Former Clallam commissioner appointed trust lands consultant

Phil Kitchel

Phil Kitchel

PORT ANGELES — Former Clallam County Commissioner Phil Kitchel has been hired as a consultant for a proposed trust lands advisory committee.

Current Commissioner Bill Peach and newly appointed Commissioner Pro Tem Donald Hall approved Tuesday a personal services agreement with Kitchel to provide information and support to the board and a yet-to-be-formed committee that will study the management of state trust lands.

Kitchel represented District 3, the western third of the county, as a Republican commissioner from 1995 to 1998. He now lives in Sequim.

Kitchel will be paid $2,500 per month from Sept. 1 through Dec. 31 under the terms of the agreement.

Commissioner Jim McEntire recused himself from voting on the contract because the two are neighbors and friends.

“I have no financial interest whatsoever in this contract that is before us, but to avoid the appearance of a conflict of interest, I have determined that I need to recuse myself,” McEntire said.

After the advisory committee is formed, McEntire will recuse himself from its work to preserve his ability to represent 21 counties as a member of the state Board of Natural Resources, he said.

Commissioner Mike Chapman said in an Aug. 31 work session that voters should decide whether to assemble a trust lands committee.

Appointed Hall

To break an expected impasse, McEntire and Peach appointed Hall to serve as a pro-tem commissioner in McEntire’s absence.

Hall’s appointment was discussed in a work session Tuesday morning. He was sworn in after the work session and prior to the regular business meeting.

McEntire and Hall each signed affidavits saying they had not discussed Kitchel’s contract.

Both are retired federal civil servants and Republicans.

Kitchel’s appointment came nearly four hours into the board’s 6½-hour combined session Tuesday. McEntire had left the room before the appointment was made.

Chapman, who was absent from the meeting, had asked County Administrator Jim Jones to relay his preference that the board issue a request for proposals (RFP) for the consultant’s job.

“He believes very much in Phil Kitchel’s ability to do it,” Jones said of Chapman.

“He just believes it would offer a much stronger buy-in to the public if we actually had an RFP moving forward. He wasn’t aware of any urgency that would prevent a month or so waiting for that process.”

Peach and Hall said a time crunch exists because of the volume and complexity of the data that Kitchel will assemble and the fact that the state Board of Natural Resources will study similar issues in the coming months.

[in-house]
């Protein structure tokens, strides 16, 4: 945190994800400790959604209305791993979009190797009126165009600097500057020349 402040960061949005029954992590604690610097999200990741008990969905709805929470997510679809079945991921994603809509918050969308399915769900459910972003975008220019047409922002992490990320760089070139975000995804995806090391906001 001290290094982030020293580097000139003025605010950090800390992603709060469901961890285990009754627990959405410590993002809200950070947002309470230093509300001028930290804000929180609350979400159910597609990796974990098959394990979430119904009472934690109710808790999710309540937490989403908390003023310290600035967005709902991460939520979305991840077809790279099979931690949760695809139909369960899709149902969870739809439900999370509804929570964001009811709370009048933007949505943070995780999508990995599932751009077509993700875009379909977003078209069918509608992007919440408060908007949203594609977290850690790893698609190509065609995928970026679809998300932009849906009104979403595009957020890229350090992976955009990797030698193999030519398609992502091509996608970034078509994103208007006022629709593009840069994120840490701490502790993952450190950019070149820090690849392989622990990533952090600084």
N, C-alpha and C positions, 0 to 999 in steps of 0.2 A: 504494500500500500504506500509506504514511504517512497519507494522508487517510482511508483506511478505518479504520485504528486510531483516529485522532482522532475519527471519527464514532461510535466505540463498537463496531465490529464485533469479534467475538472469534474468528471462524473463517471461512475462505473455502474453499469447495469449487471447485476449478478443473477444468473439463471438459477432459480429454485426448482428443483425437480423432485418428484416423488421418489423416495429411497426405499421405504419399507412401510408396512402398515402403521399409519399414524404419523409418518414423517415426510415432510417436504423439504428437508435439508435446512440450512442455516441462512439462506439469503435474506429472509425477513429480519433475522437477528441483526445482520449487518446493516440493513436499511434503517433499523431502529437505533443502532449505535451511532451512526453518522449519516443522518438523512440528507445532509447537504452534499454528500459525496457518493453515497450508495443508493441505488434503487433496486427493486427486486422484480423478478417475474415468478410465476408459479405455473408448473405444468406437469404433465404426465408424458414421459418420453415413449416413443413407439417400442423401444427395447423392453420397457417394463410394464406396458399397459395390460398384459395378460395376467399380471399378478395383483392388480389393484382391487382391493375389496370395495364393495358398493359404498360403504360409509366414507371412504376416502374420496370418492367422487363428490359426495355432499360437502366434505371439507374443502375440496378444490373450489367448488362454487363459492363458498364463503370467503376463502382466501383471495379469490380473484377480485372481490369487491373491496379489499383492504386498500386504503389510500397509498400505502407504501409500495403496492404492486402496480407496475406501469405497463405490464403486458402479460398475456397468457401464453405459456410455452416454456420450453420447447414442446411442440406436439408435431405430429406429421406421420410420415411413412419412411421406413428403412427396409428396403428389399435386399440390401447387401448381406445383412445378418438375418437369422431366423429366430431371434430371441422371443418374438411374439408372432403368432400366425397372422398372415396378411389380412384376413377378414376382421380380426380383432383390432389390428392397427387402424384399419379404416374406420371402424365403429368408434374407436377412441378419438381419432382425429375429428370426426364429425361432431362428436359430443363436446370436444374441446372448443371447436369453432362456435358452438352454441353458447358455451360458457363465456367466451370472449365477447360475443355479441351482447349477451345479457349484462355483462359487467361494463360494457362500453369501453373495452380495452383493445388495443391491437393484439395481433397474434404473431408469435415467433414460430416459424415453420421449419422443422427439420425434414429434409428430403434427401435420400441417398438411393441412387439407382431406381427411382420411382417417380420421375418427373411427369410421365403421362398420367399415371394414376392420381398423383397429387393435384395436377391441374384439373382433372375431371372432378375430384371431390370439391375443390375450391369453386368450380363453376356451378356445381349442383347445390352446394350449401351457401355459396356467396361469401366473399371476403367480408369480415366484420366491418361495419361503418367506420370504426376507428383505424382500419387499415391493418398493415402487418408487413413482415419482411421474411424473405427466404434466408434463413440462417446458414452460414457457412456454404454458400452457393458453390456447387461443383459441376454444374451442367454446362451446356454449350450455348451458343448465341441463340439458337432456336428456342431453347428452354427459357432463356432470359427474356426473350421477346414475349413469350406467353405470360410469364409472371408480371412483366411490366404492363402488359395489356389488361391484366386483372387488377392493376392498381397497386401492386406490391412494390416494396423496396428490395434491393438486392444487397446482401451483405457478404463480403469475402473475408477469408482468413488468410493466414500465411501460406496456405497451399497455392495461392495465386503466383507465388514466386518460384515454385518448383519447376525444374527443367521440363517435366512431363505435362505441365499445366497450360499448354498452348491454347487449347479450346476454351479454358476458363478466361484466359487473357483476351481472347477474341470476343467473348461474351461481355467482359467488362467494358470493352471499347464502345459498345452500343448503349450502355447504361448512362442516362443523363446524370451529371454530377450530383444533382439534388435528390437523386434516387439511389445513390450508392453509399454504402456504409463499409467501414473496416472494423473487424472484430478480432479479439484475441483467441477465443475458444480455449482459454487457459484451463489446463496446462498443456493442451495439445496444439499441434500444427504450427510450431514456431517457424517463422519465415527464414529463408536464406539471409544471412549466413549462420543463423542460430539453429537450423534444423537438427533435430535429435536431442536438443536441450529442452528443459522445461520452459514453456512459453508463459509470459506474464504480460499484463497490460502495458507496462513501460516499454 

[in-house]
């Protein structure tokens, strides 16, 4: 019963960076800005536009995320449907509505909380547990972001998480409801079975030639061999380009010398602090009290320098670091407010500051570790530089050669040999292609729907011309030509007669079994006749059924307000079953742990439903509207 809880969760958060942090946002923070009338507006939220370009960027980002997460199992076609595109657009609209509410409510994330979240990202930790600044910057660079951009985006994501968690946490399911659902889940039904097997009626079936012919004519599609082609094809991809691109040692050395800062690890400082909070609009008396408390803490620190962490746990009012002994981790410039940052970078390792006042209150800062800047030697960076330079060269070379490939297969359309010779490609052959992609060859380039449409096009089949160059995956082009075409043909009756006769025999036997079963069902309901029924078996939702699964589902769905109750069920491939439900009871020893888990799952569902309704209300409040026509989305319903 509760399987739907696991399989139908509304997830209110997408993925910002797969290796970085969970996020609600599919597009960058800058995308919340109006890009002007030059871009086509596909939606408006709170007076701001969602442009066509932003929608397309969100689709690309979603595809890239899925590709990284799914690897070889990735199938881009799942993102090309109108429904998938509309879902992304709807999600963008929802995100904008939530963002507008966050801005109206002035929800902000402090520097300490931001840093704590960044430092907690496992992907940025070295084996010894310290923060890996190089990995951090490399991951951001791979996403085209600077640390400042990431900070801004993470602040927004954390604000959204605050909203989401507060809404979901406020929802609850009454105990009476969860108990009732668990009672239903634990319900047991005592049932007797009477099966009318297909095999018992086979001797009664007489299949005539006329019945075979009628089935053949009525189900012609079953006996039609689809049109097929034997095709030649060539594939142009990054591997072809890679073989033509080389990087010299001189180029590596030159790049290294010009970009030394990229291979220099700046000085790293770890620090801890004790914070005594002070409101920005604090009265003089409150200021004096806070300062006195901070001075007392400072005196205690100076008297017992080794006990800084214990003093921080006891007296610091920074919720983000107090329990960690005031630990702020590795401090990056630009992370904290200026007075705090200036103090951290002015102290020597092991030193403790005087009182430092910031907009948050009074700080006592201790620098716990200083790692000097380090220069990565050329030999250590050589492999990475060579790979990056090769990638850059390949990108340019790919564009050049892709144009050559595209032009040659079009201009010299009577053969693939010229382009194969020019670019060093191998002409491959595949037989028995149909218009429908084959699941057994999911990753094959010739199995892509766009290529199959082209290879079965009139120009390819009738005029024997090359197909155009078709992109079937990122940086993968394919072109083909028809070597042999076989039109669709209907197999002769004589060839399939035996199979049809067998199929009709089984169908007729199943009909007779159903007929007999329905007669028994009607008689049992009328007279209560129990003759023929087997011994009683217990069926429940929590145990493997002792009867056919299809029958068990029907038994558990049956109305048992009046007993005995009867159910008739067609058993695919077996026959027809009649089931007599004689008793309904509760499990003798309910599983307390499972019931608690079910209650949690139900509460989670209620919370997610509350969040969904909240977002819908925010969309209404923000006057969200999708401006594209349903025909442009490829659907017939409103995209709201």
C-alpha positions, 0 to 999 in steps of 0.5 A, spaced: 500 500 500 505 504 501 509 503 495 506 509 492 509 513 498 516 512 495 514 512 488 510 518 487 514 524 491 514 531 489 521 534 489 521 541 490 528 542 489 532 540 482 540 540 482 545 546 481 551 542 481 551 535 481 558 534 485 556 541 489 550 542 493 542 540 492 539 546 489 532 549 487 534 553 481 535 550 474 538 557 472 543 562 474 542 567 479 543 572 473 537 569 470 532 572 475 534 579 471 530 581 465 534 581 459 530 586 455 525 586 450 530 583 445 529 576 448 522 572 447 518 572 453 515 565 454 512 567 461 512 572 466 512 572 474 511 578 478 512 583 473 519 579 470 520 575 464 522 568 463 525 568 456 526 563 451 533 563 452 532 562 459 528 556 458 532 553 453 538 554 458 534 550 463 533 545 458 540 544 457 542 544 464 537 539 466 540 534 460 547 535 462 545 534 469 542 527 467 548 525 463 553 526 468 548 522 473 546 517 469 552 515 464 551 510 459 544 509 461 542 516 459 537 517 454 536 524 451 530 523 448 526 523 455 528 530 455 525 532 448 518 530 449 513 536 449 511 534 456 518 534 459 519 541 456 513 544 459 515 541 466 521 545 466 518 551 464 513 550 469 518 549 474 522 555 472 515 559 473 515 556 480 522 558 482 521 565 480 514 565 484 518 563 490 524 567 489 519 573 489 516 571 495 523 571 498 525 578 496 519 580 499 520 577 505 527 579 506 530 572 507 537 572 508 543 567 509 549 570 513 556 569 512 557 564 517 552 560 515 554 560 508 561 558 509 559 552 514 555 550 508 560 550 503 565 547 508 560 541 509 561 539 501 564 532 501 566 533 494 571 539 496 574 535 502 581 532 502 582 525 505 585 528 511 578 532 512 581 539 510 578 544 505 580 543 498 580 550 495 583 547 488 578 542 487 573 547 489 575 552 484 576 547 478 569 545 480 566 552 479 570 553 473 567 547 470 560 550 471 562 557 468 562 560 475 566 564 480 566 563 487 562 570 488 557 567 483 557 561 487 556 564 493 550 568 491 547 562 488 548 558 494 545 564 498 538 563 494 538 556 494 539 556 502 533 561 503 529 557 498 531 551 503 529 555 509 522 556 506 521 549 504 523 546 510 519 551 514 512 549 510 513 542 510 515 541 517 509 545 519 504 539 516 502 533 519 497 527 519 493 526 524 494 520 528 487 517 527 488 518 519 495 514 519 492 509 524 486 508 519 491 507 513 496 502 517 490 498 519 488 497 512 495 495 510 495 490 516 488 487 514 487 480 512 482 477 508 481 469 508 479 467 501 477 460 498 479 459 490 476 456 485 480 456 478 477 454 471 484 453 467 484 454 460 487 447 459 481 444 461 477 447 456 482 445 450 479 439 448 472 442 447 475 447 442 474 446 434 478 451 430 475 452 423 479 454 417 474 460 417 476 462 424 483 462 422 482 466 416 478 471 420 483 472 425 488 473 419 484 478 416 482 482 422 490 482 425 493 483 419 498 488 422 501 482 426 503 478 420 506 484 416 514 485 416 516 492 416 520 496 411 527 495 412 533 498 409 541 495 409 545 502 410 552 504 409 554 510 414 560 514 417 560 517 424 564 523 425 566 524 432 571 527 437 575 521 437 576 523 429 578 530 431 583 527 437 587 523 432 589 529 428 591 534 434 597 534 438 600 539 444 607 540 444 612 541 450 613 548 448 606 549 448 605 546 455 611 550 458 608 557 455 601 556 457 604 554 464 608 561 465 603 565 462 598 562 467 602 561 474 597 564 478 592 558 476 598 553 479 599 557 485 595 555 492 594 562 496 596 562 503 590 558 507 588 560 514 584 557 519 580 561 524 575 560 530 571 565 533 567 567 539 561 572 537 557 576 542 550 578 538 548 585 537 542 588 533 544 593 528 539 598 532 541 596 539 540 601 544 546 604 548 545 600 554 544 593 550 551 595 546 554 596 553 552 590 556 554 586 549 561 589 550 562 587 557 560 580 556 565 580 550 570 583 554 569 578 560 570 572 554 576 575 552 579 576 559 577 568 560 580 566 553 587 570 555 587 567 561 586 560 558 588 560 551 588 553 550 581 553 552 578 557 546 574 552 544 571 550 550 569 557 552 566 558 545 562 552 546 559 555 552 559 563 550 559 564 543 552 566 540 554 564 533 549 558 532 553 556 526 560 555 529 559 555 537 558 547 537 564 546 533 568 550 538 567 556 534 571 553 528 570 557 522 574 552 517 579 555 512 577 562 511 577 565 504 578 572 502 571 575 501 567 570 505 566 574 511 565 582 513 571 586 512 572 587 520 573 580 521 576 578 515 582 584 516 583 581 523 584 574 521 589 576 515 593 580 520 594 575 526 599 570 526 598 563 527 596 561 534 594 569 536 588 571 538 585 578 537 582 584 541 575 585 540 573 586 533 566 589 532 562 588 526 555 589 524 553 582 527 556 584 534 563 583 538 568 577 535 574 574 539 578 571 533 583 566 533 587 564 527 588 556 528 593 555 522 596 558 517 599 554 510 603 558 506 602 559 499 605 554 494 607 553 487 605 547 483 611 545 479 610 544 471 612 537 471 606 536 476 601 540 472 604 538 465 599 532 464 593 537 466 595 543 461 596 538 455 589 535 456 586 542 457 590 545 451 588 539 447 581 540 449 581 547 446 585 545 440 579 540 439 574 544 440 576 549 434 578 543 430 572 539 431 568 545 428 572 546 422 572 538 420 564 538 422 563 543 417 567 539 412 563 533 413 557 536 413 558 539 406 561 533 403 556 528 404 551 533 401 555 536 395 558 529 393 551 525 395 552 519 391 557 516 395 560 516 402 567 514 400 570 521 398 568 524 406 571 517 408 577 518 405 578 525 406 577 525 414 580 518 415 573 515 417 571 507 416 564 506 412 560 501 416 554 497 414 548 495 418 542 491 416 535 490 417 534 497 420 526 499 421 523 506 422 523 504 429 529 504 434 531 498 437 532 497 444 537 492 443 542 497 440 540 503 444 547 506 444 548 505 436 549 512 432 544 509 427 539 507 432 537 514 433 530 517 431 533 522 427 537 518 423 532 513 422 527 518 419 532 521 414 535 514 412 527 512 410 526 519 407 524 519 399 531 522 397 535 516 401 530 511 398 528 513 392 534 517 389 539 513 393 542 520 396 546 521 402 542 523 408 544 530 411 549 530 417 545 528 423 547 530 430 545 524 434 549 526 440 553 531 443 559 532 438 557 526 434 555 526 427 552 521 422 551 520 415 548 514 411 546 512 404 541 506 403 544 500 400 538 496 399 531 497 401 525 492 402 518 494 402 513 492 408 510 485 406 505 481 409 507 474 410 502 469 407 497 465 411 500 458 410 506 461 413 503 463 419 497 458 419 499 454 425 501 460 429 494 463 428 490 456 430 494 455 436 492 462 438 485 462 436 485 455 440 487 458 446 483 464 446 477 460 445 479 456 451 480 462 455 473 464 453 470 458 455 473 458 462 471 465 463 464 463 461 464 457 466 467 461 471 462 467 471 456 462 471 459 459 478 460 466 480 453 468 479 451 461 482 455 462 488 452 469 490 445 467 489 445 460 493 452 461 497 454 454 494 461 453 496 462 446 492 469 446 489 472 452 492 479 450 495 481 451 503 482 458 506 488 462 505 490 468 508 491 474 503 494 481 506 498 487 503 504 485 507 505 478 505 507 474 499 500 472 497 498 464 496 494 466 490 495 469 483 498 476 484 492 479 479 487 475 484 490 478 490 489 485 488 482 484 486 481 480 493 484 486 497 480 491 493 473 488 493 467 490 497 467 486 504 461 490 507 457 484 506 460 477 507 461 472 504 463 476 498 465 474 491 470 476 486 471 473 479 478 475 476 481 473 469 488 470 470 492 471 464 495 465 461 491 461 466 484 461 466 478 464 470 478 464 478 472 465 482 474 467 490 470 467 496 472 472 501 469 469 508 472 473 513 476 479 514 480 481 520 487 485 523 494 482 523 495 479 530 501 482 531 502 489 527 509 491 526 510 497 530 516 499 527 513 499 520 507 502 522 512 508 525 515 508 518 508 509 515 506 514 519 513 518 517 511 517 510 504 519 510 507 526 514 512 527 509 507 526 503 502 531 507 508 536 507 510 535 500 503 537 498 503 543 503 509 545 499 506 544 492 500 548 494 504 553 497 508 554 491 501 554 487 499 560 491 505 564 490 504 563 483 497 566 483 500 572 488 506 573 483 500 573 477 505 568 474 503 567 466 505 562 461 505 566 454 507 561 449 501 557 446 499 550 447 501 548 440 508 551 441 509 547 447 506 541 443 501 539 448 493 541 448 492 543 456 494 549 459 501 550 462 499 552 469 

Kitchel and the trust lands committee will examine arrearage, timber that the state Department of Natural Resources was supposed to sell but didn’t sell in the past decade.

‘Important step’

Revenue from those missed sales would have supported the county and junior taxing districts like hospitals, schools and libraries, Peach said.

“A real important step that needs to take place is a very clear answer to the question how much arrearage, expressed in dollars, is due to every junior taxing district,” said Peach, a retired forester.

“Answering this question, how much is due, is something that’s going to require a fair amount of work, and I do believe it’s timely.”

The Clallam County Charter Review Commission asked the commissioners to set up a trust lands advisory committee to study the possibility of reconveying DNR-managed trust lands back to the county.

Such a move would require action by the state Legislature.

The committee will consist of more than a dozen people from a broad range of backgrounds.

Port Angeles resident Norma Turner raised concerns Tuesday over Kitchel’s appointment, saying the job should have been posted with a list of qualifications.

“A lack of process has created this crazy situation,” Turner told commissioners. “I’d encourage you to step back and have a process in developing this contract. There is no great emergency to have that today.”

Turner also asked why McEntire recused himself from voting on his friend’s contract but did not recuse himself from appointing another Republican as a commissioner pro-tem.

“There is absolutely no bar whatsoever in nominating another friend to sit in for myself as a pro tem commissioner,” McEntire said in a Wednesday interview.

Hall said he felt his integrity had been “impugned” in the meeting.

“Mr. McEntire identified me as a fellow Republican earlier,” Hall said.

“It’s a label I proudly wear. These are partisan positions, and there’s nothing wrong with doing partisan things in partisan positions.”


Reporter Rob Ollikainen can be reached at 360-452-2345, ext. 5072, or at

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